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Friday, August 21, 2015

Science Experiment: The Hidden Colors in a Leaf

The other day I was out in my yard and noticed something brilliantly red in contrast to the green grass. I couldn't believe it, a tree was already beginning to change color and drop its leaves! I love fall, but I don't know if I am quite ready to leave summer behind. Although it did get me thinking about the colors in leaves and how this was a great opportunity for science!

Here is a great experiment for any time of year that illustrates why leaves change color in the fall in colder climates. Try this experiment as a demonstration for young students, or  as a hands-on project for elementary or middle school.

Leaf Pigment Science Experiment

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Why do some tree's leaves turn different colors in the fall? This beautiful act of nature has to do with the pigments in leaves. You are probably already familiar with one of the pigments- chlorophyll. Chlorophyll is the pigment that makes plants green. It is very important in photosynthesis, the process by which plants make their own food, as it allows plants to absorb the energy in light.

Although green is the color we associate with most plant leaves, there are other pigments in plants. Carotenoids are orange and yellow pigments that are in leaves all year round. During the growing season these pigments are masked by the green chlorophyll. As the tree begins to "shut itself down" or go dormant for the winter, it is not making chlorophyll any longer and the other colors begin to shine through.

Leaf Pigment Science Experiment

Anthocyanins are pigments that are not present all year in the leaf, but are produced there as the summer comes to an end. These pigments are responsible for the reds and purples we see in fall foliage.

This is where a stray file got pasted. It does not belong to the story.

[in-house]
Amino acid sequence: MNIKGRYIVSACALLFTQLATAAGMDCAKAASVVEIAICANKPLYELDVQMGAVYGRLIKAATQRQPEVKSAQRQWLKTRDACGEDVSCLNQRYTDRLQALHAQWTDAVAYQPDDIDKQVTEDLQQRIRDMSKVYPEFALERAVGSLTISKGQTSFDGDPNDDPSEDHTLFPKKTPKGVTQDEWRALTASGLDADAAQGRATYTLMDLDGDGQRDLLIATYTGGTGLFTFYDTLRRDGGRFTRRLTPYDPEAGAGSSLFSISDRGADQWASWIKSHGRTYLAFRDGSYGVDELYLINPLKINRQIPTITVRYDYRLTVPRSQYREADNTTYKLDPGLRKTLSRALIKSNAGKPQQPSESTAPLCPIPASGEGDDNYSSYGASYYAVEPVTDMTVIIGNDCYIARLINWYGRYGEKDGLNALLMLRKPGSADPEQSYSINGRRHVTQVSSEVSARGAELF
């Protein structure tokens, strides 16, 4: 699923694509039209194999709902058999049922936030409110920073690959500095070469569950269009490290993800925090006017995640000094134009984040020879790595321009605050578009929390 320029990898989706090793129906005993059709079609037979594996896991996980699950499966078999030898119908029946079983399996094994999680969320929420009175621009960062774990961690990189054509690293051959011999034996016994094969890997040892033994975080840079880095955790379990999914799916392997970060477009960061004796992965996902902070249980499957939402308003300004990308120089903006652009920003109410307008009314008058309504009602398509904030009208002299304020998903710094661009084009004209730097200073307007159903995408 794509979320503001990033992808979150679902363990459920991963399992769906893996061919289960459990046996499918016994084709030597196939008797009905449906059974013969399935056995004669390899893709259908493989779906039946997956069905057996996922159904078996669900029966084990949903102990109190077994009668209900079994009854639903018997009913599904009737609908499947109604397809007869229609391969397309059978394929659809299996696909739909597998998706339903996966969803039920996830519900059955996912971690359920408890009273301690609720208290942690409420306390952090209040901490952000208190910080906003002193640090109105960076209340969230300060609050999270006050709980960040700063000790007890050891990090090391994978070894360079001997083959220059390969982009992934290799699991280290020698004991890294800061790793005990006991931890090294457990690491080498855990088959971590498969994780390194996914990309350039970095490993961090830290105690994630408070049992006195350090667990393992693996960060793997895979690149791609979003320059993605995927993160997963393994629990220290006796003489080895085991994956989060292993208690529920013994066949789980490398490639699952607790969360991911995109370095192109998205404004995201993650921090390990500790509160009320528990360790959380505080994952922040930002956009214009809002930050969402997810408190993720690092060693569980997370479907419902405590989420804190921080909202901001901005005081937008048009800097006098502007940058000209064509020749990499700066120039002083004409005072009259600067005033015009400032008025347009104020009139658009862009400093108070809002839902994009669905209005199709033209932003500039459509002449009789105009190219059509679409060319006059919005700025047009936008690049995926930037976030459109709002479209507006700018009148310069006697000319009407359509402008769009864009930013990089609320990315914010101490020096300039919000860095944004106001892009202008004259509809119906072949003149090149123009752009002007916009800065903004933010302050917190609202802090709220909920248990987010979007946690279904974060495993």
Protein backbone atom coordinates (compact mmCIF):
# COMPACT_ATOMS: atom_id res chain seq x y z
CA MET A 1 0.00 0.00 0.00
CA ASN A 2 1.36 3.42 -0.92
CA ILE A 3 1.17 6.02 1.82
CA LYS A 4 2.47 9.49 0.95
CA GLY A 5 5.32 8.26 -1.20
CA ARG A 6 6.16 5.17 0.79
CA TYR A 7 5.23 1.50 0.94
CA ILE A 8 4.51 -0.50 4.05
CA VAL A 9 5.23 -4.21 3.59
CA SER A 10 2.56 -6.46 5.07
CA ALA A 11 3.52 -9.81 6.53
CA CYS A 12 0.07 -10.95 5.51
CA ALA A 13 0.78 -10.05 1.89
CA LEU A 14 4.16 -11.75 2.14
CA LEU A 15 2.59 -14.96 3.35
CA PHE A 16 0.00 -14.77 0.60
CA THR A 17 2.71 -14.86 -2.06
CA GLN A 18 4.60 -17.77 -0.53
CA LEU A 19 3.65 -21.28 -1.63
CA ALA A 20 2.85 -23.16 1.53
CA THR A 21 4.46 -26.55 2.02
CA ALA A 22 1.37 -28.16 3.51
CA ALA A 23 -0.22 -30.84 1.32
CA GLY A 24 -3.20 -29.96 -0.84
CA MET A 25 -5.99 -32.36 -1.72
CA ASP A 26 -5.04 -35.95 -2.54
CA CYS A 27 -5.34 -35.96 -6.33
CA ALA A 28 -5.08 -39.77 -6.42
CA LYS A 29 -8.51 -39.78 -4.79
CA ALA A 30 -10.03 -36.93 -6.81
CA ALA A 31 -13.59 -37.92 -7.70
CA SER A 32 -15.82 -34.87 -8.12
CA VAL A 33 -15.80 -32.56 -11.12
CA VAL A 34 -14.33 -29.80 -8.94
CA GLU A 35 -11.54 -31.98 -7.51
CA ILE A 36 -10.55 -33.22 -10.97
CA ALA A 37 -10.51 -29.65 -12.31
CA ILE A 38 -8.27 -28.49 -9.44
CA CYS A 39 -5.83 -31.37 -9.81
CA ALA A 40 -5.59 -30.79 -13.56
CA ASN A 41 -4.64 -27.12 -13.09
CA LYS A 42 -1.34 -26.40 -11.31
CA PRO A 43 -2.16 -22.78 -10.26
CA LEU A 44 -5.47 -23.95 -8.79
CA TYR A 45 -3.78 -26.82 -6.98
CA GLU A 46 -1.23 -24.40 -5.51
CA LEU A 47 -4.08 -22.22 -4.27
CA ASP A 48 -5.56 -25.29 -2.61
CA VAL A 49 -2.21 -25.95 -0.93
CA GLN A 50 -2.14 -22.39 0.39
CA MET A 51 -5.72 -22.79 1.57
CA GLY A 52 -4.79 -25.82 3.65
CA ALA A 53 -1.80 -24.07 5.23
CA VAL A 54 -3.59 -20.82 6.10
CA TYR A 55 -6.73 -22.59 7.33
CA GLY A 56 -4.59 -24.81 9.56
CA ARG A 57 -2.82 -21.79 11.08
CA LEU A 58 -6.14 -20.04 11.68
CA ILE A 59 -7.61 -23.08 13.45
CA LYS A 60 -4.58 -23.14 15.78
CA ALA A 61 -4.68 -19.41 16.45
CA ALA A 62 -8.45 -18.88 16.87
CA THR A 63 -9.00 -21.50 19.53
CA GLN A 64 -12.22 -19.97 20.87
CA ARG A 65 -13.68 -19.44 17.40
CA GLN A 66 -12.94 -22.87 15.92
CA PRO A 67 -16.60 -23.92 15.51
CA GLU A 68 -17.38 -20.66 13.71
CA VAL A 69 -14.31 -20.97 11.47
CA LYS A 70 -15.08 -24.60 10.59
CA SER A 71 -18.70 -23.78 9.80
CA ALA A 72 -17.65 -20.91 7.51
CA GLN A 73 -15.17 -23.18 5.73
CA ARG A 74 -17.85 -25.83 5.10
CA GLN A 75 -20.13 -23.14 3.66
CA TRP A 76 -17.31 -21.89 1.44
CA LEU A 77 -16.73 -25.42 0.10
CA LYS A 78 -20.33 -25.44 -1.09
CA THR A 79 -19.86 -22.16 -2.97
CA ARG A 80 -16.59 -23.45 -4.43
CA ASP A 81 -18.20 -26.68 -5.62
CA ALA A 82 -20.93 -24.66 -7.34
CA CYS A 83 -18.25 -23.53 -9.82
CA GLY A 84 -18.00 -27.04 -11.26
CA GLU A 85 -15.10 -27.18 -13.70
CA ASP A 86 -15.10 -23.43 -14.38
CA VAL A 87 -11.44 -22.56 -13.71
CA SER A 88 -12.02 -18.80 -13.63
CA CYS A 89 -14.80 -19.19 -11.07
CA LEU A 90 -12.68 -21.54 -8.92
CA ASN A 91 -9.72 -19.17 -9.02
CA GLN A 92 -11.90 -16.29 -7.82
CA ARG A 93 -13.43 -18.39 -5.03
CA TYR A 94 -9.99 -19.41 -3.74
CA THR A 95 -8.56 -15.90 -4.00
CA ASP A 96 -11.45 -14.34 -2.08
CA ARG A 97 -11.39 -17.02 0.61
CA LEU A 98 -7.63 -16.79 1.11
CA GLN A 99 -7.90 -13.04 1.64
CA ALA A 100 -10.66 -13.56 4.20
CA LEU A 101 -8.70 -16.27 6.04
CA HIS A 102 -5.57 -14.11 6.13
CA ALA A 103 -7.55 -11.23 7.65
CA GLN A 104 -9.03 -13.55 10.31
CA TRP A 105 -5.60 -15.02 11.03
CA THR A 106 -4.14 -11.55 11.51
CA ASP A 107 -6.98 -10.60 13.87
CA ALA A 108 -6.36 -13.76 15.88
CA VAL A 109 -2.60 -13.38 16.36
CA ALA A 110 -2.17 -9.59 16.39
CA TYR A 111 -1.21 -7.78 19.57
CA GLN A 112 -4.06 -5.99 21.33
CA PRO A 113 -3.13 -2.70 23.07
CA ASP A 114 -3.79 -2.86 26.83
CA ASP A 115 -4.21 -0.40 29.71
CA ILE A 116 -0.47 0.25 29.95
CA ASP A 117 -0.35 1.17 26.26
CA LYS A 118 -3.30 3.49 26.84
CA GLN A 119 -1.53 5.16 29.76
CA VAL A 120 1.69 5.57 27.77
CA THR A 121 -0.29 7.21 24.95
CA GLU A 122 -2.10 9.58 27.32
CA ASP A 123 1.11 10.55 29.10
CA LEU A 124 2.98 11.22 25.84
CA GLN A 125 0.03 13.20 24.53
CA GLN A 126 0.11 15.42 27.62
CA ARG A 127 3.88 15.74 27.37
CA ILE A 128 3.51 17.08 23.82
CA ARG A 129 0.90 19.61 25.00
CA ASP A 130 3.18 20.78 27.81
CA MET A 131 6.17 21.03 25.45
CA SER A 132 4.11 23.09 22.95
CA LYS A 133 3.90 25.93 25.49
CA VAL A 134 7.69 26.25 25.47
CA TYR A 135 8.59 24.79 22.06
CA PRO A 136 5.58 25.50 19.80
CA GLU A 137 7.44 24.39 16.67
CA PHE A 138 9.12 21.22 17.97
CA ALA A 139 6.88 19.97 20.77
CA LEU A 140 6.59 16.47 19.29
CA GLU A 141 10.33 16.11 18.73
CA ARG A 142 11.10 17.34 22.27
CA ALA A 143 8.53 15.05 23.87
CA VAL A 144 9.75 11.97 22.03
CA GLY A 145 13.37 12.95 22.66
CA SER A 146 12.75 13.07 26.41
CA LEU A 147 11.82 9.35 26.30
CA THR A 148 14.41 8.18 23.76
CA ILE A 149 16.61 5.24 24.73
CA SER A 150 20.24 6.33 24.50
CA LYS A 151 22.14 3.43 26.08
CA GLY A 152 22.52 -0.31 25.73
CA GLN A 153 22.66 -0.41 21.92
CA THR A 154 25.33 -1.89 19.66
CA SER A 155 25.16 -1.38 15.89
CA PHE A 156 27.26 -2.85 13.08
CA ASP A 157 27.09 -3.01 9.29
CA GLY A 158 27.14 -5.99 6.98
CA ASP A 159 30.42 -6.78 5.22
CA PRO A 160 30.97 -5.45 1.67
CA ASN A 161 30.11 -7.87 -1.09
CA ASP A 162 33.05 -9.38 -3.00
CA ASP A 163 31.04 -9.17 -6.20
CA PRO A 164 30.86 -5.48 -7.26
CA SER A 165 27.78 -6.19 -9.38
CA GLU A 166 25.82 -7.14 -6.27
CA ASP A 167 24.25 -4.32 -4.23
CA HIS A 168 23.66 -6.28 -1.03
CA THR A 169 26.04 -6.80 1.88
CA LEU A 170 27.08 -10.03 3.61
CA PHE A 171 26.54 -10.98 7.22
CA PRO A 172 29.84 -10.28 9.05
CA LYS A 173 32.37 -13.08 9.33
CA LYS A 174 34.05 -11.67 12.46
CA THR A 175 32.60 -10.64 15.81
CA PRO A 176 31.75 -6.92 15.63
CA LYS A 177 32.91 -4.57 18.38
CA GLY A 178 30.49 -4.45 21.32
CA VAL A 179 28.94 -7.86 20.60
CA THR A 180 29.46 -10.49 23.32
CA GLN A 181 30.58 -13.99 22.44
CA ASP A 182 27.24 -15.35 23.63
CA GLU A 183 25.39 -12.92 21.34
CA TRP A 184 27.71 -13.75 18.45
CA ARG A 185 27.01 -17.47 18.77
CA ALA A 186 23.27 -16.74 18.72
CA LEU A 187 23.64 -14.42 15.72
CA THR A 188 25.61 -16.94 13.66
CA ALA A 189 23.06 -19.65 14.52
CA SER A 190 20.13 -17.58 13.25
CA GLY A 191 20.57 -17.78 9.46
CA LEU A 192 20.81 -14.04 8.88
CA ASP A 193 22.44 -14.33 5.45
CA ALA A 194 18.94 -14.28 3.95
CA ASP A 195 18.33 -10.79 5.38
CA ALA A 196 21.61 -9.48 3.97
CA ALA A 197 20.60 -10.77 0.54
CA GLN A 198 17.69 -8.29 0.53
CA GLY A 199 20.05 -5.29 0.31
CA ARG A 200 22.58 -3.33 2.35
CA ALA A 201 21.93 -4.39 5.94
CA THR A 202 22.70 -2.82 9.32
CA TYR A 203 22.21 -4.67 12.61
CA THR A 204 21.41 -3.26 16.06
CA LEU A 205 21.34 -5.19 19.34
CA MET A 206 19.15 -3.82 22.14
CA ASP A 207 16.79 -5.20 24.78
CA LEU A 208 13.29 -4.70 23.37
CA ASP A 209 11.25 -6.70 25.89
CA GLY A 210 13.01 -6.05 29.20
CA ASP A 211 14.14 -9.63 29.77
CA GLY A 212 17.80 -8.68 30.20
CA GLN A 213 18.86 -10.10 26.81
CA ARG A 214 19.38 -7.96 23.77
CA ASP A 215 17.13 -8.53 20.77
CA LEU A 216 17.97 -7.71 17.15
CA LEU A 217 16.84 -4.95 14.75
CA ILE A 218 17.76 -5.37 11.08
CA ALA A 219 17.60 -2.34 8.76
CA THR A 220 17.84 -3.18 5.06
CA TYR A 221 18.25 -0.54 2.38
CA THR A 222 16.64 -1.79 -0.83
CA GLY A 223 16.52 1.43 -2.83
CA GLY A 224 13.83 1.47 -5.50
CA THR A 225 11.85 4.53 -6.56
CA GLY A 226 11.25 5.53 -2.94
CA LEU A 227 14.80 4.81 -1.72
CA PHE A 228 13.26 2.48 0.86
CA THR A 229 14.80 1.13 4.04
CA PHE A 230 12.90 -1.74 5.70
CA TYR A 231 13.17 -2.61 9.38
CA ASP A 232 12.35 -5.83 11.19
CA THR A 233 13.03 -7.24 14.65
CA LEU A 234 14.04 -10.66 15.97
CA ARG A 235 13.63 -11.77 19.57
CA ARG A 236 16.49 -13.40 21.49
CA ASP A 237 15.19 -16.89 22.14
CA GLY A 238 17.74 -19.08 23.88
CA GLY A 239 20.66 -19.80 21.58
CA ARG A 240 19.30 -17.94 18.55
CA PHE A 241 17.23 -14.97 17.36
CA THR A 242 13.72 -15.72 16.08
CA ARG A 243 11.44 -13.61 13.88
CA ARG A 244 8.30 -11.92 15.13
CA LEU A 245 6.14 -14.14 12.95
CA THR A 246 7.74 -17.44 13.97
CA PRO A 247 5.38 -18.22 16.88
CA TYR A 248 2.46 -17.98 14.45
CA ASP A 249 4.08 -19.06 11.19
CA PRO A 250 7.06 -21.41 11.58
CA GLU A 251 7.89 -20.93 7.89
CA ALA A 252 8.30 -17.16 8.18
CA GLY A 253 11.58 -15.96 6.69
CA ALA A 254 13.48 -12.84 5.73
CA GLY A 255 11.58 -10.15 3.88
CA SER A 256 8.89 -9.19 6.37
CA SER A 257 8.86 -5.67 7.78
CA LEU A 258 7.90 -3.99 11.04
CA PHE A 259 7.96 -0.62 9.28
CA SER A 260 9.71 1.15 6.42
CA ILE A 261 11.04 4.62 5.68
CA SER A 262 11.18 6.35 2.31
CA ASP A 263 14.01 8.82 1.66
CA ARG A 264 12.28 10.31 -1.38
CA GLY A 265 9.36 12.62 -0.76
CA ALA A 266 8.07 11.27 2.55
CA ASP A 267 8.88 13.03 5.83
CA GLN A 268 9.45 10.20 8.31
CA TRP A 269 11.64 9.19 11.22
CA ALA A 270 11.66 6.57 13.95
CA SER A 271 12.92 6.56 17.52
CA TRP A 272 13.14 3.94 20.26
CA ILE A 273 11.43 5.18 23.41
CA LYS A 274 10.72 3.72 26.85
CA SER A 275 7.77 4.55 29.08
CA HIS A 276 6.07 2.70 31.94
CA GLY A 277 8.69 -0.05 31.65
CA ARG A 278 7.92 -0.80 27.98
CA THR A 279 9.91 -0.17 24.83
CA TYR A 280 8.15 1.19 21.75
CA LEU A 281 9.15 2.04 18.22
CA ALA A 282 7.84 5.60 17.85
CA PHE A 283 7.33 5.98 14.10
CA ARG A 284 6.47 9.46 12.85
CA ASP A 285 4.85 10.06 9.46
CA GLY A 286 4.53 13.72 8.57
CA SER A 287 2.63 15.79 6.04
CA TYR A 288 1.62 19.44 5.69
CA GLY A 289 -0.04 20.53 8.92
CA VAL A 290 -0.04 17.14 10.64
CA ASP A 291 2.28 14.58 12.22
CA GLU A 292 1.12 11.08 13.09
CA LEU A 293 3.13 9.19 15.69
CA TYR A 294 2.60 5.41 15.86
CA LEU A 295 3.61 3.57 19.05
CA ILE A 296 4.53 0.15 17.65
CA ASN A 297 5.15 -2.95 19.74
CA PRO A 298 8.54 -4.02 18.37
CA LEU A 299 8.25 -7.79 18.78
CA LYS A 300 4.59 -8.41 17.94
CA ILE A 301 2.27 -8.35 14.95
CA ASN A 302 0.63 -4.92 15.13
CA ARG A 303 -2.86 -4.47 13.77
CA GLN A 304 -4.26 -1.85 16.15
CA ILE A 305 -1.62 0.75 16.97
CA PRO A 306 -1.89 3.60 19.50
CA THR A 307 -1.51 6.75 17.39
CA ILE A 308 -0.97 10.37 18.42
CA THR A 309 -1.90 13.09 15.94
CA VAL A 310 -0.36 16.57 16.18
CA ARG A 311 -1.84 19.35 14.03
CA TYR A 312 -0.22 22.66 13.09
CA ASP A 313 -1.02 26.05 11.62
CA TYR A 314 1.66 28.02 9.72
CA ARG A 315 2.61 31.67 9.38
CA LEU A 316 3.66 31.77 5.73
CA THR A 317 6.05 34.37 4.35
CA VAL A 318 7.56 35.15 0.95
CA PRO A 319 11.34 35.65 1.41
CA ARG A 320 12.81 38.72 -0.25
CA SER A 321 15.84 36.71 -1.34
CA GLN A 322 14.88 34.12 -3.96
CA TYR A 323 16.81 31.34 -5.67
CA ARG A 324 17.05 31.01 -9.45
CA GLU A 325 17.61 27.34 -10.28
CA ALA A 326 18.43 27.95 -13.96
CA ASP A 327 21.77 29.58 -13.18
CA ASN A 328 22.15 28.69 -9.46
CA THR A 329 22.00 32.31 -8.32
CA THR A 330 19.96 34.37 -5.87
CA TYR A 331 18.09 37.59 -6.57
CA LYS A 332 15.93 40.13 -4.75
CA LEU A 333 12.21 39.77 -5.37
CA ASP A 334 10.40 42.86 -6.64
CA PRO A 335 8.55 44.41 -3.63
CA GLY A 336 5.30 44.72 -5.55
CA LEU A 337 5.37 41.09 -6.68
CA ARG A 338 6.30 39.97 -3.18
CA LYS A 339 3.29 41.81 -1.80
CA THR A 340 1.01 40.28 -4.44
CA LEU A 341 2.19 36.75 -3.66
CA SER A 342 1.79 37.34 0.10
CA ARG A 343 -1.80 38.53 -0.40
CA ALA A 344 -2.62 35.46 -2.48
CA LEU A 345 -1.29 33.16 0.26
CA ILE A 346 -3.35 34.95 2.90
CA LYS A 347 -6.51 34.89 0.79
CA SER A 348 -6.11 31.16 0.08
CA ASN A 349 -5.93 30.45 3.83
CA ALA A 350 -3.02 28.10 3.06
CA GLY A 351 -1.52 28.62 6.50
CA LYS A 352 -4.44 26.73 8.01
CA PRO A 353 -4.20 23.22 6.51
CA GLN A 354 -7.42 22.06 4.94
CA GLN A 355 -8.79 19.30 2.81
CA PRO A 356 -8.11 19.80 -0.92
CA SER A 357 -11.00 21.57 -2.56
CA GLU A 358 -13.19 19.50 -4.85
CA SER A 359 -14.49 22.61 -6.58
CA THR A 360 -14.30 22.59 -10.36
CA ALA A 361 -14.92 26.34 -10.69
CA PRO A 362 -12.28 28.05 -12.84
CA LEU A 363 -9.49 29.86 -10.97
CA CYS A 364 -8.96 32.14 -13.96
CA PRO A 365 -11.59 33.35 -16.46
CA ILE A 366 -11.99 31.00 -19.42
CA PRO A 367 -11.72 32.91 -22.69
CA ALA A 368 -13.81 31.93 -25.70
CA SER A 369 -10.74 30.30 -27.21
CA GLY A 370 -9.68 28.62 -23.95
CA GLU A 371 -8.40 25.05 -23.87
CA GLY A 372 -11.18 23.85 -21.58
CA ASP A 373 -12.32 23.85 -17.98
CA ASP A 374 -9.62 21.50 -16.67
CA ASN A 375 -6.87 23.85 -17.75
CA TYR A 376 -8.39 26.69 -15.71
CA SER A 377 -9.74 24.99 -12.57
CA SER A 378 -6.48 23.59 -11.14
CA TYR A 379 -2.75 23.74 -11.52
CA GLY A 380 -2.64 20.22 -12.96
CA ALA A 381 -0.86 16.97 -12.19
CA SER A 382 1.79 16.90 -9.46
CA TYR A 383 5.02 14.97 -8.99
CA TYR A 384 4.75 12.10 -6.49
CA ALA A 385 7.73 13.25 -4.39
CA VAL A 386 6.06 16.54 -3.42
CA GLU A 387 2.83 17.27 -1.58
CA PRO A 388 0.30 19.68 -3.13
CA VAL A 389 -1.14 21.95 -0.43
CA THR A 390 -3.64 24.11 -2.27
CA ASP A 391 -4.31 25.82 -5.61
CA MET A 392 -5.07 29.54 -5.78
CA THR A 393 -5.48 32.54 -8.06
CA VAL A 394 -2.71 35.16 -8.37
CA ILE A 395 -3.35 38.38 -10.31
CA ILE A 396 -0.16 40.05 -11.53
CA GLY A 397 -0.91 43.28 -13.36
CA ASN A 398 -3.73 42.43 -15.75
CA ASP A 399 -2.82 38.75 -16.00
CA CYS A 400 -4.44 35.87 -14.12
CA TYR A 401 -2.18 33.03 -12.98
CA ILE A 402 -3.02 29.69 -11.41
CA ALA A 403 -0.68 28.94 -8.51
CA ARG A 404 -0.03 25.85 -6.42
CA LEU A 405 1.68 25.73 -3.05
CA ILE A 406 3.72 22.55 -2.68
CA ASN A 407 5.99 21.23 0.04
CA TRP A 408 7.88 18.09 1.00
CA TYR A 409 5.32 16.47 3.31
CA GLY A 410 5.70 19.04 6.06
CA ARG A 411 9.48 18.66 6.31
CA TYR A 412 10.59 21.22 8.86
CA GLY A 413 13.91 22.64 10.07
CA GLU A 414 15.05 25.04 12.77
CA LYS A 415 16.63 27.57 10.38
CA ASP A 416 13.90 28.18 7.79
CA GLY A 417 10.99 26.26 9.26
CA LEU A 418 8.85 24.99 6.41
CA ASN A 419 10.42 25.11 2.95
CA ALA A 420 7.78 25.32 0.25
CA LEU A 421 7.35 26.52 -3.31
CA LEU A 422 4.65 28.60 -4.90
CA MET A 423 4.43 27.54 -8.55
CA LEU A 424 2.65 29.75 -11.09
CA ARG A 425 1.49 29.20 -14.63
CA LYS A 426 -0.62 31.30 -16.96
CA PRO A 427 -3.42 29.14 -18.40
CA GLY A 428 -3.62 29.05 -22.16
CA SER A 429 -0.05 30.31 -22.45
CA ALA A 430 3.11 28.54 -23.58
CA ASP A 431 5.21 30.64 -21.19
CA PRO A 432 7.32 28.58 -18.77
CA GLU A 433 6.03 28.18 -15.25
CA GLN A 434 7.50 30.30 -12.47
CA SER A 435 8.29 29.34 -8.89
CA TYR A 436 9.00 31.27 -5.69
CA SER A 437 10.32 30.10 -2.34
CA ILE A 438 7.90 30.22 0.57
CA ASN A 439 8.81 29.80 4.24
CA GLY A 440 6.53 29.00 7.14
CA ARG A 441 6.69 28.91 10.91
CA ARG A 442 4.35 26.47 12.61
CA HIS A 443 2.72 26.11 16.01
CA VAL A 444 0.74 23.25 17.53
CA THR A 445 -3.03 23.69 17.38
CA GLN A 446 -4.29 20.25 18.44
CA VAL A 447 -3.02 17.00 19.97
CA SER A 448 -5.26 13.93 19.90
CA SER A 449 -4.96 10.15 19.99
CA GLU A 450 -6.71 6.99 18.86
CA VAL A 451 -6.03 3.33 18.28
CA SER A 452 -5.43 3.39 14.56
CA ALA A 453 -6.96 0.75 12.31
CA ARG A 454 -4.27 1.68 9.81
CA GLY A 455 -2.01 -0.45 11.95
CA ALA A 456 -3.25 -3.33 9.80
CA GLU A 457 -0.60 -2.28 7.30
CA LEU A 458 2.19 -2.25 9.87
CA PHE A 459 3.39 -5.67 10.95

How can we find out what colors are in a leaf? Chromatography! Chromatography is the process of separating mixtures, in this case colored pigments. Here is a kid-friendly version of leaf chromatography appropriate for home or school.

Supplies for this Science Experiment


Hidden Colors in a Leaf Pigment Science Experiment

You will need:

Leaf Chromatography Experiment


Collect a variety of leaves. I chose different colors just to see what would happen. My hypothesis was that I would see the most variation of pigments in the green tree leaves, like the maple and beech.
Hidden Colors in a Leaf Pigment Science Experiment

Grind up the leaves. This is the fun part! You can crunch, tear and grind them up with your fingers, or grind them with a little bit of water in a mortar and pestle. Kids love using the mortar and pestle and you can get them fairly inexpensively.

Hidden Colors in a Leaf Pigment Science Experiment



Put the leaves (and any liquid if you've used the mortar and pestle) into your beaker or glass. Add about 2 Tablespoons water and 2 teaspoons isopropyl alcohol in the glass. (Alternative examples of this experiment omit the water and call for heating the alcohol and then covering the glasses with plastic wrap to prevent evaporation. I have done it without heat and plastic wrap many times and it seems to work fine!)
Hidden Colors in a Leaf Pigment Science ExperimentHidden Colors in a Leaf Pigment Science Experiment
Cut the coffee filters into strips. The middle of the filter works the best as it is the widest, but any strip will work. Roll one end of the strip around a pencil. Adjust the height so that when you place it in the liquid it is just barely touching. Secure it with a small piece of tape.
Hidden Colors in a Leaf Pigment Science Experiment
Hidden Colors in a Leaf Pigment Science Experiment

Halloween Science Activities
Hidden Colors in a Leaf Pigment Science Experiment
Put your strip in the leaf mixture and let it sit overnight. The next day pull the strips out and let them dry. Then observe! What do you notice? Look carefully, there will be tiny stripes of different colors. The most water soluble pigments will travel the furthest. What pigments do you see in each leaf? Are you surprised by the results? Why?
Hidden Colors in a Leaf Pigment Science Experiment
Hidden Colors in a Leaf Pigment Science Experiment
Some really pretty pigments in the Japanese Maple Leaf (L), and mostly browns in the red Maple leaves (R).

Hidden Colors in a Leaf Pigment Science Experiment
Notice the thin line of green pigment (Chlorophyll!) on the bottom of the Beech leaf (L) and the Grass (R).
I am excited to compare these end of summer results with the same leaf types in the spring! Do you predict there will be a difference?

Have fun experimenting! I'd love to hear about your results!

If you are interested in plant STEM, you'll also like to try this seed engineering design challenge.  Also check out this collection of autumn science activities.


Tons of great plant science activities on my Pinterest Board!


Hidden Colors in a Leaf Pigment Science Experiment

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